Partner Megan Noh was interviewed by Forbes, following the recent announcement by the Manhattan District Attorney that Christie's will pay New York $10 million now, and as much as $6.7 million more over the next two years, for tax violations.
Forbes editor Barden Prisant asserts that the exposure of Christie's tax violations does not indicate that other large industry organizations, such as Sotheby's, are at risk. However, according to Noh, private sellers delivering works in other states may face increased pressure.
Noh notes that "enforcement actions of this type, are highly fact-specific," however, "...[we've] seen that the push to generate additional sales tax revenue is not unique to New York. On that basis, it may be reasonable to conclude that other states will focus more closely on documentation of the mechanics of where and how artworks are delivered, and potentially initiate their own investigations or enforcement actions."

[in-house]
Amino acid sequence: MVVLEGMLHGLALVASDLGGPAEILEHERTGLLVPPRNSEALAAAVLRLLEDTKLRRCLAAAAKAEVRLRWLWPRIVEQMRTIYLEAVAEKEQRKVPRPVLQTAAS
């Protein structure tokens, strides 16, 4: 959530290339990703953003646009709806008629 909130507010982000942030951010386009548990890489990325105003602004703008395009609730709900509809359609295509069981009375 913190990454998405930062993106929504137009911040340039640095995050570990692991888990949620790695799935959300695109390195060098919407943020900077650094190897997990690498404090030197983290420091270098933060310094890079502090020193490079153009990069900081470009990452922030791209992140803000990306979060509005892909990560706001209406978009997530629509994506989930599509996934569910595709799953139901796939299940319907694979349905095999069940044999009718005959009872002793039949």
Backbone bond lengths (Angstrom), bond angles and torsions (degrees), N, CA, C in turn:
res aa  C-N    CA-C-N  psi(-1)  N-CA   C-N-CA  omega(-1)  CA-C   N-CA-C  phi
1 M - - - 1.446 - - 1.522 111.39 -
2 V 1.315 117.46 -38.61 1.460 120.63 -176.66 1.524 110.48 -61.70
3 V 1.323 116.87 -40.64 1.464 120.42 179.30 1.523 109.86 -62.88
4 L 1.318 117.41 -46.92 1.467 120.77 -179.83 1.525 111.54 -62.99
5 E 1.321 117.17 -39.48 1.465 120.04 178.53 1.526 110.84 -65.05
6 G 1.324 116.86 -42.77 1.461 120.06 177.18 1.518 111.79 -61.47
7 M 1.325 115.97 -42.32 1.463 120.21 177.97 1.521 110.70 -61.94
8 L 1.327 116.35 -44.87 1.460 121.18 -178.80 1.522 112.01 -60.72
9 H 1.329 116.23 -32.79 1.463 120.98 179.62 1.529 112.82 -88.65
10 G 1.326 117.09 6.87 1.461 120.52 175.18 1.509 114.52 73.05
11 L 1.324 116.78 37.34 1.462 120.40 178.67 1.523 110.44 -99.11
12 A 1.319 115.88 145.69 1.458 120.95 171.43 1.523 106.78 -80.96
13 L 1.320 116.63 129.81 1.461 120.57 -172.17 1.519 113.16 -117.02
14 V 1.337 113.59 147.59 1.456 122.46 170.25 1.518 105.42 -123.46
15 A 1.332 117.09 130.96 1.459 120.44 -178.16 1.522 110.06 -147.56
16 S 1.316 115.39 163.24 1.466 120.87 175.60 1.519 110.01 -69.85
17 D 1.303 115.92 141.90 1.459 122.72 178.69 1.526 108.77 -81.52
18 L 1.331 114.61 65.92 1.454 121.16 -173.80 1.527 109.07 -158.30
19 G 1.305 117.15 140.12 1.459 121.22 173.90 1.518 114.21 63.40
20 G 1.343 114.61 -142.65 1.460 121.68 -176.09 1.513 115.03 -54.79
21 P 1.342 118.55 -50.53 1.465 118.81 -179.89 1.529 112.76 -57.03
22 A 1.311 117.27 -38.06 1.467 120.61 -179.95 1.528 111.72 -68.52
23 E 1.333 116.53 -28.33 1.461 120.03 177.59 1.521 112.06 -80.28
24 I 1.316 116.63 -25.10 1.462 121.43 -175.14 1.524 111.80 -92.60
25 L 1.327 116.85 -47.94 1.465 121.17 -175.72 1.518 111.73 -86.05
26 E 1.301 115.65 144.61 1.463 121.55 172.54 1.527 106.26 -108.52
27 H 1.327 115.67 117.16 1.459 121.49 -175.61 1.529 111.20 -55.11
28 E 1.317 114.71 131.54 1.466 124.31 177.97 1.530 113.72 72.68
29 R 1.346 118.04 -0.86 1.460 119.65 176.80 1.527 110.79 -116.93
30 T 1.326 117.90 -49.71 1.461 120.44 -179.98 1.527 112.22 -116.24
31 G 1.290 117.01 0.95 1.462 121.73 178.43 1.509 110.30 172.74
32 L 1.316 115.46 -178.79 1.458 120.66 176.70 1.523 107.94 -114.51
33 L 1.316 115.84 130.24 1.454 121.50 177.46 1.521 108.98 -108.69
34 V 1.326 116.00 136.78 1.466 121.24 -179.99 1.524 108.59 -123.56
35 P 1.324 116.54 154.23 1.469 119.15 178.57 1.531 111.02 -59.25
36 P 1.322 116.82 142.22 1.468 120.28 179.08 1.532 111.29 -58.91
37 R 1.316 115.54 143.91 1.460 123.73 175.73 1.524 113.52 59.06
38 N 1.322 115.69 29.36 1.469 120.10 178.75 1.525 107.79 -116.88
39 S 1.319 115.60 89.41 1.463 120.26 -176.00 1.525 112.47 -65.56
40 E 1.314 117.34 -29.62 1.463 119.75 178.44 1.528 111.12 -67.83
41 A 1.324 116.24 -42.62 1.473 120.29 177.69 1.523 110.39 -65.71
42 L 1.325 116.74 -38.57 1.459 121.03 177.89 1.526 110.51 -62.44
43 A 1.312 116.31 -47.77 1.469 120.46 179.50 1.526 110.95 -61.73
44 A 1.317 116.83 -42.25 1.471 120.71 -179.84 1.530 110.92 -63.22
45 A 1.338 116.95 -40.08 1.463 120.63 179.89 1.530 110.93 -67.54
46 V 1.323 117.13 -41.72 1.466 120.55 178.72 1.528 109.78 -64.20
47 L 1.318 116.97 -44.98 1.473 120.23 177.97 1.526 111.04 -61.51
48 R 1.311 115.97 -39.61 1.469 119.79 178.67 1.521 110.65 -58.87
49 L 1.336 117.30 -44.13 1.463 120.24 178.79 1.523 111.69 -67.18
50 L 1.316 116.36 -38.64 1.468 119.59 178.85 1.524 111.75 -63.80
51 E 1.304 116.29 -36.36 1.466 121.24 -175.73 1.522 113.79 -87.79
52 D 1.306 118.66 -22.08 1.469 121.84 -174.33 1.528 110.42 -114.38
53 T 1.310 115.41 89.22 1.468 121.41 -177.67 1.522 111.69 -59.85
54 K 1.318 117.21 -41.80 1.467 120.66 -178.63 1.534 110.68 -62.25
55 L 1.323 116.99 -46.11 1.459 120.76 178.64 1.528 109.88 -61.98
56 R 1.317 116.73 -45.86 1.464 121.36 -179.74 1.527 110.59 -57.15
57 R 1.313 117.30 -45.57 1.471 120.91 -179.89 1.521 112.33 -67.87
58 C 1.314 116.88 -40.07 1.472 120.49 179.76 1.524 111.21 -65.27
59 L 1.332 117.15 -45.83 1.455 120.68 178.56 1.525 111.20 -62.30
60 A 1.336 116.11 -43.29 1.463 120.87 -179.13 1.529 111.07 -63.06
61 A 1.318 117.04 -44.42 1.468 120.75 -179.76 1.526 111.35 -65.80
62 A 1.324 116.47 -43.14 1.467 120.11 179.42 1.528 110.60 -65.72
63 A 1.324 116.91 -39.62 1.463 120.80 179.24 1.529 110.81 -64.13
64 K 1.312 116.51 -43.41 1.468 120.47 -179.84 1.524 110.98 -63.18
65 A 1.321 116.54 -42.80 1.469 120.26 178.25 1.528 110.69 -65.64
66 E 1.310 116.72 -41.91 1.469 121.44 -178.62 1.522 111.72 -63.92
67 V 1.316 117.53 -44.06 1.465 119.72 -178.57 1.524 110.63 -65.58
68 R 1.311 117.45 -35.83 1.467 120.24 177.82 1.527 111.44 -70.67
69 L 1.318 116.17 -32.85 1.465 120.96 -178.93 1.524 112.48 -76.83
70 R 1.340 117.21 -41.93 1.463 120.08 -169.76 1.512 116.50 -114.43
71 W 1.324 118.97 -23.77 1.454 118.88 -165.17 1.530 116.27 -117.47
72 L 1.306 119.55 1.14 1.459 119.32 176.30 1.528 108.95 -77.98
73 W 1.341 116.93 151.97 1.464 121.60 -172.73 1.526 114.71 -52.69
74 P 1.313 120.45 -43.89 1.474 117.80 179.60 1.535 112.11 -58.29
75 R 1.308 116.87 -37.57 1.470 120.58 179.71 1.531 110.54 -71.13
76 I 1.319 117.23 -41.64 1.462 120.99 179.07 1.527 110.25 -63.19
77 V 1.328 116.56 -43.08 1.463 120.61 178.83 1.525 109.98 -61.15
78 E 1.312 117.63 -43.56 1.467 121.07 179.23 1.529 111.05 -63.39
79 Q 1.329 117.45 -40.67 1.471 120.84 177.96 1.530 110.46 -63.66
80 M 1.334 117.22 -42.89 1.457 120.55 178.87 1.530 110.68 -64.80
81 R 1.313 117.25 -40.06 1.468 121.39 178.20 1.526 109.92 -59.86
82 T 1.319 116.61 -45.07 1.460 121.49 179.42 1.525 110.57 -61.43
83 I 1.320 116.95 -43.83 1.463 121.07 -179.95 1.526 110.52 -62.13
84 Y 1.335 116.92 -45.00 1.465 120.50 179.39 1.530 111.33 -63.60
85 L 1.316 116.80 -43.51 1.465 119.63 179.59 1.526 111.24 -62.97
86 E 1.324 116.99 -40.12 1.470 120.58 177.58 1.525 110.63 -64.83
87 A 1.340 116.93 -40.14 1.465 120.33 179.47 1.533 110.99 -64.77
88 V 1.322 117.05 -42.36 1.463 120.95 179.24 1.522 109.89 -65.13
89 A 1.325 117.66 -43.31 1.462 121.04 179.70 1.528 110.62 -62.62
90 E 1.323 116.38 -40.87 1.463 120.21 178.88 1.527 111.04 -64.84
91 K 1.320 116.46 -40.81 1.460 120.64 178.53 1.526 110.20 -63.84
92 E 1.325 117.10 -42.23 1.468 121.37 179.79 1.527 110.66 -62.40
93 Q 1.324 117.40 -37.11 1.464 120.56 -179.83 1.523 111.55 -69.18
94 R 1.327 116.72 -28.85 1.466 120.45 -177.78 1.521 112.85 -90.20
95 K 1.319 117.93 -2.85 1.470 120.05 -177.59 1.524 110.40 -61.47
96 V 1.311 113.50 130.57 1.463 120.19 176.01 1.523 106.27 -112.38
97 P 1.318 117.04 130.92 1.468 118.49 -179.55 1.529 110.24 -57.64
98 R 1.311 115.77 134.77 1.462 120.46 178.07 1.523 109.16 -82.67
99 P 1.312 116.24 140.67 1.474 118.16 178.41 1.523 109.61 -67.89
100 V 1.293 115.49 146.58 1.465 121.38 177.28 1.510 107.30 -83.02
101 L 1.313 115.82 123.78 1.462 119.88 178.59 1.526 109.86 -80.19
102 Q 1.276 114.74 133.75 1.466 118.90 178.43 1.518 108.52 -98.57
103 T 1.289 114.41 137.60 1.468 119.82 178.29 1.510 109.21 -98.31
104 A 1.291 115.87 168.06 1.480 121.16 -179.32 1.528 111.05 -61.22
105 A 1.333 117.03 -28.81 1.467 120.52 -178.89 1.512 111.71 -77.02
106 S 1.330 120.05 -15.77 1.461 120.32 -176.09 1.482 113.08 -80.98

Christie's has been charged with "failing to register to collect and to collect New York and local sales tax between 2013 to 2017...[reportedly], the violations arose from inaccurate advice given to London-based Christie's Private Sales." According to the company's press release, "Christie's employees had determined in 2015 that they had been in violation since 2013. Christie's chose not to rectify the matter owing to 'the perceived audit risk.'"
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